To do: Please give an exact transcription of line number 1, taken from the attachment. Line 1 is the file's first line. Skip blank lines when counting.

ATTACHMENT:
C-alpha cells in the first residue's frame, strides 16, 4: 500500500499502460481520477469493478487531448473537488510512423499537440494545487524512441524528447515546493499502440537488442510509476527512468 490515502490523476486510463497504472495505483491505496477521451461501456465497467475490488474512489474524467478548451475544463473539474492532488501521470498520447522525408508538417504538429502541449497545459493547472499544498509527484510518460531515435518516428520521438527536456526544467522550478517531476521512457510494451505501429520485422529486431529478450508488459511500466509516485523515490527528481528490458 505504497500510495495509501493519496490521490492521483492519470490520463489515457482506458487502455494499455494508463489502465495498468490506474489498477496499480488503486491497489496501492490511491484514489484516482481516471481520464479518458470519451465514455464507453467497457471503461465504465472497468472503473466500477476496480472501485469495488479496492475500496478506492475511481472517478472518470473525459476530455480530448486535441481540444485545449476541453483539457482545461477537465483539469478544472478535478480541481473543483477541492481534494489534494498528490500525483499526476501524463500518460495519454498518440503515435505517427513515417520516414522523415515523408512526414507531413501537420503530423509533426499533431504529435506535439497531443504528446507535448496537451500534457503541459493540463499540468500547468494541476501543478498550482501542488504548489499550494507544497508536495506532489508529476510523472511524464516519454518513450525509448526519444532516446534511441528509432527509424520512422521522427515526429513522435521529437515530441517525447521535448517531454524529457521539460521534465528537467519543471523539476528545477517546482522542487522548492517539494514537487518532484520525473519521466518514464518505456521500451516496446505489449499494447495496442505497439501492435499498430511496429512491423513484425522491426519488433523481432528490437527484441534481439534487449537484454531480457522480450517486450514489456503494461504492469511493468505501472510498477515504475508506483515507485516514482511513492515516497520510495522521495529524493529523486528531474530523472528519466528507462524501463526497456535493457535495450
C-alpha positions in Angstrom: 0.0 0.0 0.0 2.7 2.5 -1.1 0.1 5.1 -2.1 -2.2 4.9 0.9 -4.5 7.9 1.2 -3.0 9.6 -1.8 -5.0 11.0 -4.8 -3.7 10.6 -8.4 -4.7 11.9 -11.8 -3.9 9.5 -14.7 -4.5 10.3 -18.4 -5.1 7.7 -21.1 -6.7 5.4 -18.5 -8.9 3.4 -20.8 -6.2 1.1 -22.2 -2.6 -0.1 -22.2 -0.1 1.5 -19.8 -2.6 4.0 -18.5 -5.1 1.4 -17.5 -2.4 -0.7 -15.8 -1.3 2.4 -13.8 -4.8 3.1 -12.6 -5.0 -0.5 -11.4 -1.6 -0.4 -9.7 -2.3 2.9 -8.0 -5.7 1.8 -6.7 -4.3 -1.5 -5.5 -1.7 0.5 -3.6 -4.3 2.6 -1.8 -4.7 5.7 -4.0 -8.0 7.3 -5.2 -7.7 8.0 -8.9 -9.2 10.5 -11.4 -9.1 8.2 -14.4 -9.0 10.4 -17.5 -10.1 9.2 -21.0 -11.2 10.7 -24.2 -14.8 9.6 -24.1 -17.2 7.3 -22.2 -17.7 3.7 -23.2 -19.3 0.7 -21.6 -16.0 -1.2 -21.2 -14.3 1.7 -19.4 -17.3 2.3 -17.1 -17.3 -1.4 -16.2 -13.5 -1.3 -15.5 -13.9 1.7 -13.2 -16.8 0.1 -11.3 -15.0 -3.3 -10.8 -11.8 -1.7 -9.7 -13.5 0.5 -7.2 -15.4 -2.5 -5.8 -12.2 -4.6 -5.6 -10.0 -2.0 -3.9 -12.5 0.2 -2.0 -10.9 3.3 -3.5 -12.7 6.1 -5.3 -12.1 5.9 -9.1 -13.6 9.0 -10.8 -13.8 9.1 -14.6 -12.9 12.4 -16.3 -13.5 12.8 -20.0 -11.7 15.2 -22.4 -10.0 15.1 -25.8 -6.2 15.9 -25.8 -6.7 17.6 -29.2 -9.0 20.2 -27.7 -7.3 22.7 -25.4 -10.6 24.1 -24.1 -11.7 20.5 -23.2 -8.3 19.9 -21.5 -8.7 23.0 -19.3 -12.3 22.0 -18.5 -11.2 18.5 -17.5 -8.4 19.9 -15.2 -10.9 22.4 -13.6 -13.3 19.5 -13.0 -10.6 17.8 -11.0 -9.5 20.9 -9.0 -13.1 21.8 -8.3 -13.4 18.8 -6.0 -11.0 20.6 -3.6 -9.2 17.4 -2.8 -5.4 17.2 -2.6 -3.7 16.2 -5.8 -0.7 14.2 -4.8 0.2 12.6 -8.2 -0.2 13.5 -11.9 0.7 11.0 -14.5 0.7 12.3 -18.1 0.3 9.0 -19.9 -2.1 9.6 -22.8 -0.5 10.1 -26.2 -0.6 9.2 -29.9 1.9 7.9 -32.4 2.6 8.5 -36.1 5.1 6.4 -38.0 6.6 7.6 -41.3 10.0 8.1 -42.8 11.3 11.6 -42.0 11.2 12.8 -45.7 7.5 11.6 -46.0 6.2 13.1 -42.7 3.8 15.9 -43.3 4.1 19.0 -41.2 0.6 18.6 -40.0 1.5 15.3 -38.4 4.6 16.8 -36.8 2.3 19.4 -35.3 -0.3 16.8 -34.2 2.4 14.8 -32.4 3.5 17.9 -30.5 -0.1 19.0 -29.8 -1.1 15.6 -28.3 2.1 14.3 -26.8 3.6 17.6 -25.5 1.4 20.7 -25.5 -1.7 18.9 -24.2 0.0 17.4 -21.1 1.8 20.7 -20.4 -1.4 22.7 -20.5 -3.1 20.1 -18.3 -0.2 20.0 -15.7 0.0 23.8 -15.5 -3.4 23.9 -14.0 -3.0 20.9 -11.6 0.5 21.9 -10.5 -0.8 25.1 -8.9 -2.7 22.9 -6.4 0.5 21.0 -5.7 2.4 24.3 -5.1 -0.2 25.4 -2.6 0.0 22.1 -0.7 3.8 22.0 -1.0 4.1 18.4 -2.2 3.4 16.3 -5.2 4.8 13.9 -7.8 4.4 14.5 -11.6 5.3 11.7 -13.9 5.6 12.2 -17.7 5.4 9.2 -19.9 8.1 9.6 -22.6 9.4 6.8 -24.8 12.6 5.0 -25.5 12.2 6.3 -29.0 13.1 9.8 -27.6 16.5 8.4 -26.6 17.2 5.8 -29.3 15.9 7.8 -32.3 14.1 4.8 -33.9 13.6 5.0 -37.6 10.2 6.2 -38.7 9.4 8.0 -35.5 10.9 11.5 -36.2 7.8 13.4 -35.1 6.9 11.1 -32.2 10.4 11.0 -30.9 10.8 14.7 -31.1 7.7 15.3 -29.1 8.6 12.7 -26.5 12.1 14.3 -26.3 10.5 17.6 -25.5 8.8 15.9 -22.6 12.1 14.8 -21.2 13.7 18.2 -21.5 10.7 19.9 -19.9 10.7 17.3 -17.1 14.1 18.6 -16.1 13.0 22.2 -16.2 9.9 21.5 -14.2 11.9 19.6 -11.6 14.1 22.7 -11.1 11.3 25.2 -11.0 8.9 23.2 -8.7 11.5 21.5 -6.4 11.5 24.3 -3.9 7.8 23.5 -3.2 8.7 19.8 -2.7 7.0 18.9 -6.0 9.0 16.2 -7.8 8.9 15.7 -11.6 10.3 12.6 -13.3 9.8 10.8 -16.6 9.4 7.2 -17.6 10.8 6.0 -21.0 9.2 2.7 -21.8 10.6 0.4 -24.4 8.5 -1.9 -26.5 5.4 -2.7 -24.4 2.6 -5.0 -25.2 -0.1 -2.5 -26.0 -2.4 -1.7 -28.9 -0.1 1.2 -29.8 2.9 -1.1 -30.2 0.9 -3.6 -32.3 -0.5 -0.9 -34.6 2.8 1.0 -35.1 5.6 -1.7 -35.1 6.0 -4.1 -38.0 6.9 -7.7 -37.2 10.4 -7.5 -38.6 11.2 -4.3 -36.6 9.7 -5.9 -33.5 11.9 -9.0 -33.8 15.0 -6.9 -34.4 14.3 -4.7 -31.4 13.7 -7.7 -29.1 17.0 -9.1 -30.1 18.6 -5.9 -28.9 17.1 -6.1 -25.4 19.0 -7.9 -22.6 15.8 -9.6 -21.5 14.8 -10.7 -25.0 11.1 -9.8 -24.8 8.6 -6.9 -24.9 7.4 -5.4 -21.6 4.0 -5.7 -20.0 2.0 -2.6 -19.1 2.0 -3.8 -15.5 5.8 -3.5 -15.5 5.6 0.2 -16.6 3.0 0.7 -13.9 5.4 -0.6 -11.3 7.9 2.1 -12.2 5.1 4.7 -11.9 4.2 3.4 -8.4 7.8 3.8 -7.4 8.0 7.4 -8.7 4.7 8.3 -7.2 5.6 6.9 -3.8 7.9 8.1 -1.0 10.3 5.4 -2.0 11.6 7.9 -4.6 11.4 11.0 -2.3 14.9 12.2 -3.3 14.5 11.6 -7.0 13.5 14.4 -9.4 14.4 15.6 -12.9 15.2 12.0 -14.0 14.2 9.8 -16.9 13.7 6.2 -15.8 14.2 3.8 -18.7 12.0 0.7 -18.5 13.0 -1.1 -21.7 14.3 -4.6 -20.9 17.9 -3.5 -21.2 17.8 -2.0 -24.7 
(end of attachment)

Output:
C-alpha cells in the first residue's frame, strides 16, 4: 500500500499502460481520477469493478487531448473537488510512423499537440494545487524512441524528447515546493499502440537488442510509476527512468 490515502490523476486510463497504472495505483491505496477521451461501456465497467475490488474512489474524467478548451475544463473539474492532488501521470498520447522525408508538417504538429502541449497545459493547472499544498509527484510518460531515435518516428520521438527536456526544467522550478517531476521512457510494451505501429520485422529486431529478450508488459511500466509516485523515490527528481528490458 505504497500510495495509501493519496490521490492521483492519470490520463489515457482506458487502455494499455494508463489502465495498468490506474489498477496499480488503486491497489496501492490511491484514489484516482481516471481520464479518458470519451465514455464507453467497457471503461465504465472497468472503473466500477476496480472501485469495488479496492475500496478506492475511481472517478472518470473525459476530455480530448486535441481540444485545449476541453483539457482545461477537465483539469478544472478535478480541481473543483477541492481534494489534494498528490500525483499526476501524463500518460495519454498518440503515435505517427513515417520516414522523415515523408512526414507531413501537420503530423509533426499533431504529435506535439497531443504528446507535448496537451500534457503541459493540463499540468500547468494541476501543478498550482501542488504548489499550494507544497508536495506532489508529476510523472511524464516519454518513450525509448526519444532516446534511441528509432527509424520512422521522427515526429513522435521529437515530441517525447521535448517531454524529457521539460521534465528537467519543471523539476528545477517546482522542487522548492517539494514537487518532484520525473519521466518514464518505456521500451516496446505489449499494447495496442505497439501492435499498430511496429512491423513484425522491426519488433523481432528490437527484441534481439534487449537484454531480457522480450517486450514489456503494461504492469511493468505501472510498477515504475508506483515507485516514482511513492515516497520510495522521495529524493529523486528531474530523472528519466528507462524501463526497456535493457535495450